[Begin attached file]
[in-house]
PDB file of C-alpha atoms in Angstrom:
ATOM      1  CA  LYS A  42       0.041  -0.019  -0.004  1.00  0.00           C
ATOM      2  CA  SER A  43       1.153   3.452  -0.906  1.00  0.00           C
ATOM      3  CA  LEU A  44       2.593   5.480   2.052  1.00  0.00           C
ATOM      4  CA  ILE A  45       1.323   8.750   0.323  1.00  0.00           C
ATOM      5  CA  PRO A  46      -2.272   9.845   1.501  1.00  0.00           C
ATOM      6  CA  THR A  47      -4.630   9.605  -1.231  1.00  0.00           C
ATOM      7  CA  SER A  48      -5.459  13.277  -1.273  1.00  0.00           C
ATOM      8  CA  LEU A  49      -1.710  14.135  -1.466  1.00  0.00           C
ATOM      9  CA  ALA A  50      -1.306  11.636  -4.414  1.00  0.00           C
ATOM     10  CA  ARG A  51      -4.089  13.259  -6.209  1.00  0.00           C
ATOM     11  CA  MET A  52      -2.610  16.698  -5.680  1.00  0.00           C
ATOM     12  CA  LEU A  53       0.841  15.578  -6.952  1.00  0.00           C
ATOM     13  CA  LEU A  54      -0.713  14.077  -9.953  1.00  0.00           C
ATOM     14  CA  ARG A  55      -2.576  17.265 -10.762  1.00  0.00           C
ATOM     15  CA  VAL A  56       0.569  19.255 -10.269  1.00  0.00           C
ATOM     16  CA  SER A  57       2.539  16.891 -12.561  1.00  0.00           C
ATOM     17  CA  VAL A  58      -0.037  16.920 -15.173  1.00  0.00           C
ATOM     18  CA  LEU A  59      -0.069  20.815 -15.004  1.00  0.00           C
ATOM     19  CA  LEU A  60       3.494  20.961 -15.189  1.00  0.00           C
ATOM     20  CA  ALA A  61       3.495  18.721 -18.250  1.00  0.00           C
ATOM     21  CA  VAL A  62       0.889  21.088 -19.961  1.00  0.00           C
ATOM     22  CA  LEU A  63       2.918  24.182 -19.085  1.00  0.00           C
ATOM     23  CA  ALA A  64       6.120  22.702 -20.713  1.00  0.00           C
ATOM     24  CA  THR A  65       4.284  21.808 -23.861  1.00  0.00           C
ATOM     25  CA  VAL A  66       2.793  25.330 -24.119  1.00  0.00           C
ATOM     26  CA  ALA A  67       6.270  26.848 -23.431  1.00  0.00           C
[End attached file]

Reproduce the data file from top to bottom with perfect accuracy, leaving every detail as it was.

[in-house]
PDB file of C-alpha atoms in Angstrom:
ATOM      1  CA  LYS A  42       0.041  -0.019  -0.004  1.00  0.00           C
ATOM      2  CA  SER A  43       1.153   3.452  -0.906  1.00  0.00           C
ATOM      3  CA  LEU A  44       2.593   5.480   2.052  1.00  0.00           C
ATOM      4  CA  ILE A  45       1.323   8.750   0.323  1.00  0.00           C
ATOM      5  CA  PRO A  46      -2.272   9.845   1.501  1.00  0.00           C
ATOM      6  CA  THR A  47      -4.630   9.605  -1.231  1.00  0.00           C
ATOM      7  CA  SER A  48      -5.459  13.277  -1.273  1.00  0.00           C
ATOM      8  CA  LEU A  49      -1.710  14.135  -1.466  1.00  0.00           C
ATOM      9  CA  ALA A  50      -1.306  11.636  -4.414  1.00  0.00           C
ATOM     10  CA  ARG A  51      -4.089  13.259  -6.209  1.00  0.00           C
ATOM     11  CA  MET A  52      -2.610  16.698  -5.680  1.00  0.00           C
ATOM     12  CA  LEU A  53       0.841  15.578  -6.952  1.00  0.00           C
ATOM     13  CA  LEU A  54      -0.713  14.077  -9.953  1.00  0.00           C
ATOM     14  CA  ARG A  55      -2.576  17.265 -10.762  1.00  0.00           C
ATOM     15  CA  VAL A  56       0.569  19.255 -10.269  1.00  0.00           C
ATOM     16  CA  SER A  57       2.539  16.891 -12.561  1.00  0.00           C
ATOM     17  CA  VAL A  58      -0.037  16.920 -15.173  1.00  0.00           C
ATOM     18  CA  LEU A  59      -0.069  20.815 -15.004  1.00  0.00           C
ATOM     19  CA  LEU A  60       3.494  20.961 -15.189  1.00  0.00           C
ATOM     20  CA  ALA A  61       3.495  18.721 -18.250  1.00  0.00           C
ATOM     21  CA  VAL A  62       0.889  21.088 -19.961  1.00  0.00           C
ATOM     22  CA  LEU A  63       2.918  24.182 -19.085  1.00  0.00           C
ATOM     23  CA  ALA A  64       6.120  22.702 -20.713  1.00  0.00           C
ATOM     24  CA  THR A  65       4.284  21.808 -23.861  1.00  0.00           C
ATOM     25  CA  VAL A  66       2.793  25.330 -24.119  1.00  0.00           C
ATOM     26  CA  ALA A  67       6.270  26.848 -23.431  1.00  0.00           C